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You'll Miss Me When I'm Gone Kindle Edition
|Length: 401 pages||Enhanced Typesetting: Enabled||Page Flip: Enabled|
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|Age Level: 14 - 99||Grade Level: 9 - 12|
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A 2019 Sydney Taylor Honor
A Top Ten Winter 2017-2018 Indie Next Pick
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“Heartfelt, deeply moving.” —Buzzfeed
“[A] dark and thought-provoking debut novel.” —Publishers Weekly
“Solomon has created two distinct voices for Adina and Tovah. Neither girl is perfect, but both are realistically drawn as young women on the cusp of adulthood struggling with grief, guilt, and anxiety while trying to figure out their place in the world.” —School Library Journal
“A stunning debut.” —VOYA
“A well-executed, somber study of the devastating impact of incurable disease on a family.” —Booklist
“Compelling . . . readers will appreciate this story of heartbreak and, ultimately, family resilience.” —BCCB
“This story unfolds as twin sisters search for common ground while navigating the complexities of life, love, and the devastating realization that their fates are already sealed. I cried knowing that each twin would suffer immeasurable loss, yet only one would succumb.” —Stacey Haerr, Warwick’s (La Jolla, CA)
“An honest and heartwarming story about luck, love, and what it means to trust your fate.” —Kim Bissell, Broadway Books (Portland, OR)
About the Author
- File Size : 4837 KB
- Print Length : 401 pages
- Language: : English
- Publication Date : January 2, 2018
- ASIN : B074ZKX6VW
- Word Wise : Not Enabled
- Publisher : Simon Pulse; Reprint Edition (January 2, 2018)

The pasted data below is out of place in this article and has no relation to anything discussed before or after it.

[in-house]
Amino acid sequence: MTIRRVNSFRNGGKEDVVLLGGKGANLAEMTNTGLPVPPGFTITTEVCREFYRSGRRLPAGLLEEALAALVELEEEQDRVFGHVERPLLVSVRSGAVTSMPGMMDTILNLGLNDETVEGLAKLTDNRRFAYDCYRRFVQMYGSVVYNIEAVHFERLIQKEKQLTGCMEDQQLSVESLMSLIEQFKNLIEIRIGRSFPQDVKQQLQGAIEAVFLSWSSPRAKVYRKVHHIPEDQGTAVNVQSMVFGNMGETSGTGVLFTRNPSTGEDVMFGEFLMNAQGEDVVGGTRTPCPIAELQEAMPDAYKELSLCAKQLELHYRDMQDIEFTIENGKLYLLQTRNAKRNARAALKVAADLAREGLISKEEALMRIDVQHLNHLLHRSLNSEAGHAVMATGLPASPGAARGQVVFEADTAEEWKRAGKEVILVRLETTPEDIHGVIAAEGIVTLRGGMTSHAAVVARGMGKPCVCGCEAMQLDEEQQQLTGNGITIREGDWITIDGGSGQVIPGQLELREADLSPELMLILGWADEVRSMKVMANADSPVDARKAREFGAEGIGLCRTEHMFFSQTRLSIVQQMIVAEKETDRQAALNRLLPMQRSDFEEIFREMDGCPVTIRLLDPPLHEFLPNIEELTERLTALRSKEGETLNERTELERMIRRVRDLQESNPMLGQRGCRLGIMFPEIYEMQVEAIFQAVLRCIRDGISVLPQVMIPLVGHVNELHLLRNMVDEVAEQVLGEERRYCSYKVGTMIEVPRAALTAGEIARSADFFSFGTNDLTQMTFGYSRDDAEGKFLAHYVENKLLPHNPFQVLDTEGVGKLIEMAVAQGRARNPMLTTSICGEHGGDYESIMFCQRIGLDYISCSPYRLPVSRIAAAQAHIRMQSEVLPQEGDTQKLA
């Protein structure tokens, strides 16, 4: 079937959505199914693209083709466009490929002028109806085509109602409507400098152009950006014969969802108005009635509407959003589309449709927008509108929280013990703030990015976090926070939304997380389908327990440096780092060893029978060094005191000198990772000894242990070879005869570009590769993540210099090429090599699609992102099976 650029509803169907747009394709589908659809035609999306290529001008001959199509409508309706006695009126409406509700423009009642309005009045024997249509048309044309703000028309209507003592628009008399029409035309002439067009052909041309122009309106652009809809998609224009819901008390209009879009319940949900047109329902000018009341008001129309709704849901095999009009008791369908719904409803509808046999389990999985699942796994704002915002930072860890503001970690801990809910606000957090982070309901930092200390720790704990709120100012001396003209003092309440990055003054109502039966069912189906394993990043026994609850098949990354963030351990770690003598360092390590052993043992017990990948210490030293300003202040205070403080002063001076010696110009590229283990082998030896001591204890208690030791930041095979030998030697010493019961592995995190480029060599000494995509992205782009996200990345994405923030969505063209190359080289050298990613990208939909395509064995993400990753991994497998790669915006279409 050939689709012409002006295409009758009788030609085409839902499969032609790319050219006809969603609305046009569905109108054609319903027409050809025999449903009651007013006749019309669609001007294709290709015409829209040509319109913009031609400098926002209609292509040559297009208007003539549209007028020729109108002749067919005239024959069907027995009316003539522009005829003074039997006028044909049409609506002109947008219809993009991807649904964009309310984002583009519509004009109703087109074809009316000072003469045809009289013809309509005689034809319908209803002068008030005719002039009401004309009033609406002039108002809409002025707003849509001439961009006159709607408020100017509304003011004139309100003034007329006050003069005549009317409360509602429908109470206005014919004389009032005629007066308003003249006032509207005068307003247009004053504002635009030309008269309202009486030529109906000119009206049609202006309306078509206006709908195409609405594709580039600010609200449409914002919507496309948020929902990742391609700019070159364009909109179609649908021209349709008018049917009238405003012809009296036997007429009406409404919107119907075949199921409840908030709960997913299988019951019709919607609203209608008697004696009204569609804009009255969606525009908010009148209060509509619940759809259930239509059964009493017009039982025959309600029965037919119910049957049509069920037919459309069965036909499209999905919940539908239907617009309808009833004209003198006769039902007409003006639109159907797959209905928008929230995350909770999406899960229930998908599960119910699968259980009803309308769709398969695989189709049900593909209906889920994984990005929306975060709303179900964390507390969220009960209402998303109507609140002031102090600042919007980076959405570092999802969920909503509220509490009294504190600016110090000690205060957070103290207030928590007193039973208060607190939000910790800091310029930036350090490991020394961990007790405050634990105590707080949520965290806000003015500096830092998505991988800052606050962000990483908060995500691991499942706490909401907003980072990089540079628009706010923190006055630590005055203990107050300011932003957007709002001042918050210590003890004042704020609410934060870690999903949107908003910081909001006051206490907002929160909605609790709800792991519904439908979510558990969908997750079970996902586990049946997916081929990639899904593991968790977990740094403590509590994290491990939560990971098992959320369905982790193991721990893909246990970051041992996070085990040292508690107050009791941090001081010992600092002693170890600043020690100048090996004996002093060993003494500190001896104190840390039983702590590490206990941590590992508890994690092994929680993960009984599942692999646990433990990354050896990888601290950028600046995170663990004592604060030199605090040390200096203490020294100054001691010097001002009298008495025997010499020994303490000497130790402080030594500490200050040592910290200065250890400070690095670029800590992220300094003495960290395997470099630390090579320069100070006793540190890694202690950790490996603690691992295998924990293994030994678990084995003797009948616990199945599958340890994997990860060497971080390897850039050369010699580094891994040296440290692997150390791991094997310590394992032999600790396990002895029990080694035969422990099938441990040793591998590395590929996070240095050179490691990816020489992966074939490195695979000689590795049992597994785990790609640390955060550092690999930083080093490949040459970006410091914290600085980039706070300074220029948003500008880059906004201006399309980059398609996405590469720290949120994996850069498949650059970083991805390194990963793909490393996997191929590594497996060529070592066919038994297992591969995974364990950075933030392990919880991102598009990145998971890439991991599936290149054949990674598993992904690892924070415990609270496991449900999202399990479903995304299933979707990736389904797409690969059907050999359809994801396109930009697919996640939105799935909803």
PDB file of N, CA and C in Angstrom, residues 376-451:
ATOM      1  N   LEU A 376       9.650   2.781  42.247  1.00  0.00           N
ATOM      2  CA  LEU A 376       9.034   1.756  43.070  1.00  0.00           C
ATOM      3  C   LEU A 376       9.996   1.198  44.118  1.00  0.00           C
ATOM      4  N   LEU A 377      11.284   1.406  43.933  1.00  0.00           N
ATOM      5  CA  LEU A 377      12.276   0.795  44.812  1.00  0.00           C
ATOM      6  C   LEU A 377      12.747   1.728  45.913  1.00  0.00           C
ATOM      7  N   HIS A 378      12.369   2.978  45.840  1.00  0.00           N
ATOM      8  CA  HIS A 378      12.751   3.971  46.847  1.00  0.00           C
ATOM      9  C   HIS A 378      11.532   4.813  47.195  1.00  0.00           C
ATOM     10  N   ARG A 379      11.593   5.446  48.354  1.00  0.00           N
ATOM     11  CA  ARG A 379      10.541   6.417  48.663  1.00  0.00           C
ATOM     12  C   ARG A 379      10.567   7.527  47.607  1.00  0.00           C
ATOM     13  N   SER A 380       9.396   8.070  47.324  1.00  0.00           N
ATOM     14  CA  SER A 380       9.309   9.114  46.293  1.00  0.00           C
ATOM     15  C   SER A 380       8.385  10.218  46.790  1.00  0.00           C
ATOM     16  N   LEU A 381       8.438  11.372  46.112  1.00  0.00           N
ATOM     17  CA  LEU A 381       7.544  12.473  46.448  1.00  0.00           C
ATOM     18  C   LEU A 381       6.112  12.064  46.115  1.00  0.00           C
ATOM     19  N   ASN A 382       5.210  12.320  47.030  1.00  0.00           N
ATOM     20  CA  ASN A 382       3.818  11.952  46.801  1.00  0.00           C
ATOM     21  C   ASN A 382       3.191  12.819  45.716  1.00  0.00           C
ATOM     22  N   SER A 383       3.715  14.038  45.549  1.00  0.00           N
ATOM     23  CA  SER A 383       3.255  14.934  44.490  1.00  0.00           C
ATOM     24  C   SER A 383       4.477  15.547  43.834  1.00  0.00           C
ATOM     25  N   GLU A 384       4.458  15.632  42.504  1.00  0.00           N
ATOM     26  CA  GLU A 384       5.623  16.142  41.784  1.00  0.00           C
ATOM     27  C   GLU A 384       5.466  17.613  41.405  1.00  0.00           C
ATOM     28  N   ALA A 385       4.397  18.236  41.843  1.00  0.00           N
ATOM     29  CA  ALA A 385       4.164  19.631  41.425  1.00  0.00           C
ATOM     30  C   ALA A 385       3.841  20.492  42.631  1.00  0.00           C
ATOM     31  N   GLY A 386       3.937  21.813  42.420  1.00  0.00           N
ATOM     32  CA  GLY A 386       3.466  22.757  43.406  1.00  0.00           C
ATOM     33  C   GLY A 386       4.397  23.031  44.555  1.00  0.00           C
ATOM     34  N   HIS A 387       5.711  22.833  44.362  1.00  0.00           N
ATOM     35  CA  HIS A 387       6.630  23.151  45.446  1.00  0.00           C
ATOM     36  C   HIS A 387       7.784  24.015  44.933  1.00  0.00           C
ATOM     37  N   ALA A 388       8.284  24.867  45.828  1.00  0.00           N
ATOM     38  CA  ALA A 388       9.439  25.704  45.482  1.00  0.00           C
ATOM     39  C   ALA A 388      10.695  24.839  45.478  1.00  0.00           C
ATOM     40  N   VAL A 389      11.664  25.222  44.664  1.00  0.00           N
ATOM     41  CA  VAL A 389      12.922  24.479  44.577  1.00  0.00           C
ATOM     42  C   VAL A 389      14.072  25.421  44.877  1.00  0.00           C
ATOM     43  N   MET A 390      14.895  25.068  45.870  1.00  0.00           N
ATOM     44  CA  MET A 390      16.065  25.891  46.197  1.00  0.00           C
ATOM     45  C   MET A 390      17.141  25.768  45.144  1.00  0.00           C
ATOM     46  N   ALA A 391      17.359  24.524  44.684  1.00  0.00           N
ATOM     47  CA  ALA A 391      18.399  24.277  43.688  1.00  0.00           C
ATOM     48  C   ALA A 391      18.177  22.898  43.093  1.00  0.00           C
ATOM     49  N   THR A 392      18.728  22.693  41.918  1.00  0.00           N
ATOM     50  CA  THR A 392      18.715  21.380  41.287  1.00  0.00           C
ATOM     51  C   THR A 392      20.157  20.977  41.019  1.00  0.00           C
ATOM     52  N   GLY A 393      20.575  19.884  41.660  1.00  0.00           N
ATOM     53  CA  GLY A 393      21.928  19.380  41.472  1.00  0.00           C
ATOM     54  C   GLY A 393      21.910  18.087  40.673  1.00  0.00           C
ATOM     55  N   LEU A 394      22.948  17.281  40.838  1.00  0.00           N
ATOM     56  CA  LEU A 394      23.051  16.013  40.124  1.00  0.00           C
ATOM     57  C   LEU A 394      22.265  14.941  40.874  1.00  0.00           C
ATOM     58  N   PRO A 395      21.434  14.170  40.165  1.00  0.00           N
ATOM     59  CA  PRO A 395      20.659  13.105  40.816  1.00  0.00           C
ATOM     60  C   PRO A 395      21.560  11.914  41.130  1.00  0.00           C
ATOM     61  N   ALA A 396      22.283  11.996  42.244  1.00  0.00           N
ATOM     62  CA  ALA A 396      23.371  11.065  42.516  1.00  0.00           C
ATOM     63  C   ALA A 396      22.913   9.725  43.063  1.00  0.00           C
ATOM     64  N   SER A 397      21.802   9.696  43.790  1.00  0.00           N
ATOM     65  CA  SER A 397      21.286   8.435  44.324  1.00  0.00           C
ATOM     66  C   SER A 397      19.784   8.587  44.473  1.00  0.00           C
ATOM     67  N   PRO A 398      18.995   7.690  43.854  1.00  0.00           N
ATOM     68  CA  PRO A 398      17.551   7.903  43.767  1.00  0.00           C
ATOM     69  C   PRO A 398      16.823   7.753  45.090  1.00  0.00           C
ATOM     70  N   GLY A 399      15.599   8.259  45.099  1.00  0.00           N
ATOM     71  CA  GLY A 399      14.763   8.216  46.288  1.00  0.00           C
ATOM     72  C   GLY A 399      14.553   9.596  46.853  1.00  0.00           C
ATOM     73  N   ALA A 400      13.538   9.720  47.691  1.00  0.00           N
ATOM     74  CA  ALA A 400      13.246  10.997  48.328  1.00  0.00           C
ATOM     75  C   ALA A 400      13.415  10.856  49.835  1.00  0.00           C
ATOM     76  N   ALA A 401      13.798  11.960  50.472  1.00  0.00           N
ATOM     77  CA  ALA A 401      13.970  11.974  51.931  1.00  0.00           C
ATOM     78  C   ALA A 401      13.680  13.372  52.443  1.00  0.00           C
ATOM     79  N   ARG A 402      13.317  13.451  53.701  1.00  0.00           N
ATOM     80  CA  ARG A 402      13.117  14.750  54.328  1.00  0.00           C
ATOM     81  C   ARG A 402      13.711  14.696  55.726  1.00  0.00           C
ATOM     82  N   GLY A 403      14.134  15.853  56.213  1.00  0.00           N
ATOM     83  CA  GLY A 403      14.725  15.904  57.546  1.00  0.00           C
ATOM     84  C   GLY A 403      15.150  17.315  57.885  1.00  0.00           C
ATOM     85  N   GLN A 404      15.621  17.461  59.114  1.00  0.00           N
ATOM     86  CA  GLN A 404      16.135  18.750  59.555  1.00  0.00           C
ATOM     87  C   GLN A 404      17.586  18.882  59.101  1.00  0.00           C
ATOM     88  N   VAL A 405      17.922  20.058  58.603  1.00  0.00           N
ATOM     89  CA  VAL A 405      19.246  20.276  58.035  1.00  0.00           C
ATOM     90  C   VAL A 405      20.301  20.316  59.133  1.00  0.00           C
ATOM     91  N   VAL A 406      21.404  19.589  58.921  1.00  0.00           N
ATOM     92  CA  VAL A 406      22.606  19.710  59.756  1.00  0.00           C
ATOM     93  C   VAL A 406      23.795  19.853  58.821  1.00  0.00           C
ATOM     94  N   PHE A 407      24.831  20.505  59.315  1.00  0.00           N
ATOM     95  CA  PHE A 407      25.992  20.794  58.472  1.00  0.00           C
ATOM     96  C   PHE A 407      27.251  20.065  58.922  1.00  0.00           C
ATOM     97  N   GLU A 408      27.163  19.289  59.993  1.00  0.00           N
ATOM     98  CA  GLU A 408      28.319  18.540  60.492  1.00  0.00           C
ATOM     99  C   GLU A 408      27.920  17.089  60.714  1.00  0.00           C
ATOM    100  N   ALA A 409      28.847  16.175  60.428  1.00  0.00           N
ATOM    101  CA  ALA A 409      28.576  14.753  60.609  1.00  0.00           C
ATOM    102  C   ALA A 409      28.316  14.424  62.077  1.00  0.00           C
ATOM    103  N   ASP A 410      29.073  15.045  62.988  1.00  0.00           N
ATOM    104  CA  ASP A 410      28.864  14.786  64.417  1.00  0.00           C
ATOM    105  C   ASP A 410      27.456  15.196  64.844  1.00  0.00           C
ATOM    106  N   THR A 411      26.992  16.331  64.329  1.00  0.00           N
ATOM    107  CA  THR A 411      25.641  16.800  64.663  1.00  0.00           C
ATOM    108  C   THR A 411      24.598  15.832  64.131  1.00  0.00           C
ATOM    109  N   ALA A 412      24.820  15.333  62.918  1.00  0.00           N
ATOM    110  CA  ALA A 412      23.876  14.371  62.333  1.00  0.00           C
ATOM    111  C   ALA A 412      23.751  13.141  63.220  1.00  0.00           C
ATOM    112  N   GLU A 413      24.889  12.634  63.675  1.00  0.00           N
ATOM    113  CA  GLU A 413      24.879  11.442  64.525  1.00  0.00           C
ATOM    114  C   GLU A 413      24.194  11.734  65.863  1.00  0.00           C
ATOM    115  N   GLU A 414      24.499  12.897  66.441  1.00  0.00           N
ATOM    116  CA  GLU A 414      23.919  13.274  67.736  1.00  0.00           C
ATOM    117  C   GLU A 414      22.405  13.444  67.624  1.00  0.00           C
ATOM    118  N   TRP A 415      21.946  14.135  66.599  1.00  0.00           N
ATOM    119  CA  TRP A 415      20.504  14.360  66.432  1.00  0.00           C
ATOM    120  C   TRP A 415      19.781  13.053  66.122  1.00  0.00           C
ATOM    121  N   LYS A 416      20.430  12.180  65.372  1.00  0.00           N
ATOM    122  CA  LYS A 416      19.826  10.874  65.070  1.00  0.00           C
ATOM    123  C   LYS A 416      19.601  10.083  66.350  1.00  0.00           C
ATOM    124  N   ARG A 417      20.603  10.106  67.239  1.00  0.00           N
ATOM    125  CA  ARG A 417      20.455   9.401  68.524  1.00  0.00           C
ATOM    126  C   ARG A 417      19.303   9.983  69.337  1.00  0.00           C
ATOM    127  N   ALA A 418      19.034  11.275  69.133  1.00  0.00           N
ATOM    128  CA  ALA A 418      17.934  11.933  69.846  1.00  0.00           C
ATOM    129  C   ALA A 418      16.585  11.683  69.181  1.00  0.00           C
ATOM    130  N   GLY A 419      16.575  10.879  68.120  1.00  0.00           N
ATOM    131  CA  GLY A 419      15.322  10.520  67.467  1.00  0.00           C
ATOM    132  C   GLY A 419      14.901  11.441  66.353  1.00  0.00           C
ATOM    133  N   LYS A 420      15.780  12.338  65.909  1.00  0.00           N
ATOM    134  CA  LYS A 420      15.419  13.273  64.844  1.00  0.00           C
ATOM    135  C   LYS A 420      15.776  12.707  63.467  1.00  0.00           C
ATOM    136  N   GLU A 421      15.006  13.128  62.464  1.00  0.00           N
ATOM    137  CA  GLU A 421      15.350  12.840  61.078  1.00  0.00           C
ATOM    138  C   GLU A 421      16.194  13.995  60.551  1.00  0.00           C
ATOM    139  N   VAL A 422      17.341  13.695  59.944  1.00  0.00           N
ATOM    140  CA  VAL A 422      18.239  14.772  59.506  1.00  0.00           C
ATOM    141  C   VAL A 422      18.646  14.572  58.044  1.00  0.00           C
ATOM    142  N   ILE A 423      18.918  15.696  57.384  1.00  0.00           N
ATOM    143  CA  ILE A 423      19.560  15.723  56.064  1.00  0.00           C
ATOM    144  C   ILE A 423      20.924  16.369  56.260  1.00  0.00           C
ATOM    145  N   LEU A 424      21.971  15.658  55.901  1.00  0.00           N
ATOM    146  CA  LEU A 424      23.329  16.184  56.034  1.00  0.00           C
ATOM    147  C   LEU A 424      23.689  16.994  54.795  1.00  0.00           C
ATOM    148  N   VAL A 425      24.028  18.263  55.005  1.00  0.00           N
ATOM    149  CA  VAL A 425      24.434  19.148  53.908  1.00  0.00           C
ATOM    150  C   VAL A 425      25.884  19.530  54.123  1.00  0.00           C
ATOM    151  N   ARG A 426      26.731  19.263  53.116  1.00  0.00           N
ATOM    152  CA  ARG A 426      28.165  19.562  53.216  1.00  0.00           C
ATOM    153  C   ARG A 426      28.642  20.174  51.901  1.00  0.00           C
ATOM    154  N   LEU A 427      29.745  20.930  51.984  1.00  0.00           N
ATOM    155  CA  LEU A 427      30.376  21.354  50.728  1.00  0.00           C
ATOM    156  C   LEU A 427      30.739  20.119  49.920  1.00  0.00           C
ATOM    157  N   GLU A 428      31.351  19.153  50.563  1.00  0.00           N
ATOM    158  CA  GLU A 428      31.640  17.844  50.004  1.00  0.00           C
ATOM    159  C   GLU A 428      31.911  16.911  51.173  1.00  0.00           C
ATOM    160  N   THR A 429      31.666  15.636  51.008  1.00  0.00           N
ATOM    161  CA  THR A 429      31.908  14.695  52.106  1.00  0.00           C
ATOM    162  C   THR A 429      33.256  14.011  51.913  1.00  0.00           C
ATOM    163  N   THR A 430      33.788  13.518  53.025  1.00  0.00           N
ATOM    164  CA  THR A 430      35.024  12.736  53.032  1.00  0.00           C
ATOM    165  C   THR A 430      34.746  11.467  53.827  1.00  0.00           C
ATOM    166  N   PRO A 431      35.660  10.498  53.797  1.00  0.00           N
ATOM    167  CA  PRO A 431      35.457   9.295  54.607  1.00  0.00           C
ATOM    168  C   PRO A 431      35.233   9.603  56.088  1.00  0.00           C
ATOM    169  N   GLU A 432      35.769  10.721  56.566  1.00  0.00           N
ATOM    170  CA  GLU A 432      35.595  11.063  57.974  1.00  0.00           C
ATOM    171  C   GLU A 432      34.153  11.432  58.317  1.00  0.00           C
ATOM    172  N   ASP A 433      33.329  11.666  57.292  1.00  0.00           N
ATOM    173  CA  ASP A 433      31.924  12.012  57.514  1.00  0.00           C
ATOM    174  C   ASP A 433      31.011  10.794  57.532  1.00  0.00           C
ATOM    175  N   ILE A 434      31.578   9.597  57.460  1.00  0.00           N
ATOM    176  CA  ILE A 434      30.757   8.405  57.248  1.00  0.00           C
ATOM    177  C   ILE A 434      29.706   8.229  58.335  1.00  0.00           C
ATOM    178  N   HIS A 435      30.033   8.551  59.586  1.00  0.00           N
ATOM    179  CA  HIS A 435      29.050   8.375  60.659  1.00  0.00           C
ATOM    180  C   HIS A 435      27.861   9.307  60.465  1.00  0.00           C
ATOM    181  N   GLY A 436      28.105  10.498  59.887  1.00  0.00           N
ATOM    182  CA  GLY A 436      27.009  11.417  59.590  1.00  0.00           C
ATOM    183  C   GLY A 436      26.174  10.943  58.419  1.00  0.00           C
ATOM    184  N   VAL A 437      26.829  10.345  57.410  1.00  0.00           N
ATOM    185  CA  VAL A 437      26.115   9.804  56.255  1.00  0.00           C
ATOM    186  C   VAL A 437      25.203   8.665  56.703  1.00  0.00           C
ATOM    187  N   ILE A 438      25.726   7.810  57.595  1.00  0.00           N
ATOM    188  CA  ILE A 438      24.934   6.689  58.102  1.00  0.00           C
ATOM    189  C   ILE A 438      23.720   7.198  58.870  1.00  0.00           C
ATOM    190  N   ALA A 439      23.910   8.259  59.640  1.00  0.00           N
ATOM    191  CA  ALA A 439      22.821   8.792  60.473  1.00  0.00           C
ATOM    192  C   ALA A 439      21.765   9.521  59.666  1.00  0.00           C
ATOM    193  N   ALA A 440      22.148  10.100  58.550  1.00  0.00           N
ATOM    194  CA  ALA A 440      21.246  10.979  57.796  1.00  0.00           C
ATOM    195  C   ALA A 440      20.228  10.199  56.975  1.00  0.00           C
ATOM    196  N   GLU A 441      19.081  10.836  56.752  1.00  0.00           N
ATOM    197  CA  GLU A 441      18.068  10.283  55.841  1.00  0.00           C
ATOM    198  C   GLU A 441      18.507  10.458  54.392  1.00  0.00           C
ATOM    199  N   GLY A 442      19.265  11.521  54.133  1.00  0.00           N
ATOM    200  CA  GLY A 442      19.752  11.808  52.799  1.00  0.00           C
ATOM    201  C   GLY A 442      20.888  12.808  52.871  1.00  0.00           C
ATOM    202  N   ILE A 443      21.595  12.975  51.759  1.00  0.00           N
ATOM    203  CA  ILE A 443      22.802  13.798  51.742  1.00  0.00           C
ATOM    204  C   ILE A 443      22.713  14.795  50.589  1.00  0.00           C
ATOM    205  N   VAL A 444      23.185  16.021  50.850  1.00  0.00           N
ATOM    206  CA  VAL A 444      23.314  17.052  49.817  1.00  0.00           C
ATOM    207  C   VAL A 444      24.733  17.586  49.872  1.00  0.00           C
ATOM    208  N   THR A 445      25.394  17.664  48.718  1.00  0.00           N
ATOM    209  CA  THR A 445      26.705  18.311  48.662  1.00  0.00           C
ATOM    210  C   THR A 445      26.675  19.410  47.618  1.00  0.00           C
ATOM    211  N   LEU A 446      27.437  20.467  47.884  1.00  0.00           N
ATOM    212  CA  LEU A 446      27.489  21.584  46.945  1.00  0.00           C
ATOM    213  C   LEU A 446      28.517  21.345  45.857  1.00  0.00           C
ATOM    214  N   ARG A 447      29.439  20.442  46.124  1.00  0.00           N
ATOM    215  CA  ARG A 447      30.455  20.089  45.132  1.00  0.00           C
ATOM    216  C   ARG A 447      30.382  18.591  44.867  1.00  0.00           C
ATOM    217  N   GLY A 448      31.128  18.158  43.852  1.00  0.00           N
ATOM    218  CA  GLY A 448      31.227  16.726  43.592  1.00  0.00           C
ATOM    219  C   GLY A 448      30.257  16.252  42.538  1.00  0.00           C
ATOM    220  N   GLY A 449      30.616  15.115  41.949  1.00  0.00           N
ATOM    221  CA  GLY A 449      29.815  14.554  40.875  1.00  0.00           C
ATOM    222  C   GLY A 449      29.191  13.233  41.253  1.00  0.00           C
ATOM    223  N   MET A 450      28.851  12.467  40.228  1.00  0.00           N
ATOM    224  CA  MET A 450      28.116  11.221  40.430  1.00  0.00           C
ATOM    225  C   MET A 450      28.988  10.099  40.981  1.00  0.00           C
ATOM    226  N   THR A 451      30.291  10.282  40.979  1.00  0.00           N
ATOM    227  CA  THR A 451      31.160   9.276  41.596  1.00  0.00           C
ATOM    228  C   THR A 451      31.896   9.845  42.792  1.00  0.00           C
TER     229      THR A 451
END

- Text-to-Speech : Enabled
- X-Ray : Not Enabled
- Enhanced Typesetting : Enabled
- Lending : Not Enabled
- Best Sellers Rank: #534,284 in Kindle Store (See Top 100 in Kindle Store)
- Customer Reviews:
Top reviews from the United States
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At the heart of it, this is a book about finding back your sister, even when she hurt you, even when you hurt her.
In this deep-felt story, one of the twin sisters is tested positive on a Huntington’s disease, a rare degenerative disorder, and one is tested negative. Rachel Lynn Solomon strings in the pains and traumas what means to live life with certainty and what it can mean to live in the absence of it.
What does one do when she knows she is doomed, one way or the other, and is there salvation in that painful certainty. Can a person choose to live decently when she realizes life hasn’t been fair to her from the very beginning?
Through the story of Tovah and Adina, the writer answers some of the aforementioned questions, with dramatic ups and downs.
Adina is a complex three-dimensional character. She isn’t a pitch-perfect person, but her struggles bring the reader to question their own moral compass. She is so real.
The story of losing and finding a sister, one of the closest relationships, depicts what truly matters when time is ticking.
My favorite lines from the book:
· Textbooks and exams don’t have emotions. They’re much safer.
· I’ve spent my entire life feeling different because I speak another language, because I don’t celebrate the same holidays as most people, because I don’t call my parents Mom and Dad.
· The piece is so beautiful, I ache right alone with it. It is hopeful, then hopeless, then flitting between the two as thought it cannot make up its mind. (Lovely lines.)